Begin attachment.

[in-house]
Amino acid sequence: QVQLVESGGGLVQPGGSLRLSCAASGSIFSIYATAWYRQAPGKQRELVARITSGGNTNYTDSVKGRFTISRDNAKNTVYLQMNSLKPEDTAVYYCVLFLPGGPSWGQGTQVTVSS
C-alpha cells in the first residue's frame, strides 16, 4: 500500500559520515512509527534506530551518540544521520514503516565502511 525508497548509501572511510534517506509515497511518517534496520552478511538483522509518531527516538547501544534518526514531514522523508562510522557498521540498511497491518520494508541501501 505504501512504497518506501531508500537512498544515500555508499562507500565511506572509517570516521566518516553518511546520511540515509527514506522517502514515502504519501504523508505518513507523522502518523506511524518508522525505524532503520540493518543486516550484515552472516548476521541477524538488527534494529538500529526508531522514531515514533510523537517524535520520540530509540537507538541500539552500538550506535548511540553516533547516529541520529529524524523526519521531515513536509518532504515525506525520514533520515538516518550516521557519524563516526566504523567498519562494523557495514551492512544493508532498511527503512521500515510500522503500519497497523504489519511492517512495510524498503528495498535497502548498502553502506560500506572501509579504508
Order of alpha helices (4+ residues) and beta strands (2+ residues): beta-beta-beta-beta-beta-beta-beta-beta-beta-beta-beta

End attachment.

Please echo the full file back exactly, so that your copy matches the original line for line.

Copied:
[in-house]
Amino acid sequence: QVQLVESGGGLVQPGGSLRLSCAASGSIFSIYATAWYRQAPGKQRELVARITSGGNTNYTDSVKGRFTISRDNAKNTVYLQMNSLKPEDTAVYYCVLFLPGGPSWGQGTQVTVSS
C-alpha cells in the first residue's frame, strides 16, 4: 500500500559520515512509527534506530551518540544521520514503516565502511 525508497548509501572511510534517506509515497511518517534496520552478511538483522509518531527516538547501544534518526514531514522523508562510522557498521540498511497491518520494508541501501 505504501512504497518506501531508500537512498544515500555508499562507500565511506572509517570516521566518516553518511546520511540515509527514506522517502514515502504519501504523508505518513507523522502518523506511524518508522525505524532503520540493518543486516550484515552472516548476521541477524538488527534494529538500529526508531522514531515514533510523537517524535520520540530509540537507538541500539552500538550506535548511540553516533547516529541520529529524524523526519521531515513536509518532504515525506525520514533520515538516518550516521557519524563516526566504523567498519562494523557495514551492512544493508532498511527503512521500515510500522503500519497497523504489519511492517512495510524498503528495498535497502548498502553502506560500506572501509579504508
Order of alpha helices (4+ residues) and beta strands (2+ residues): beta-beta-beta-beta-beta-beta-beta-beta-beta-beta-beta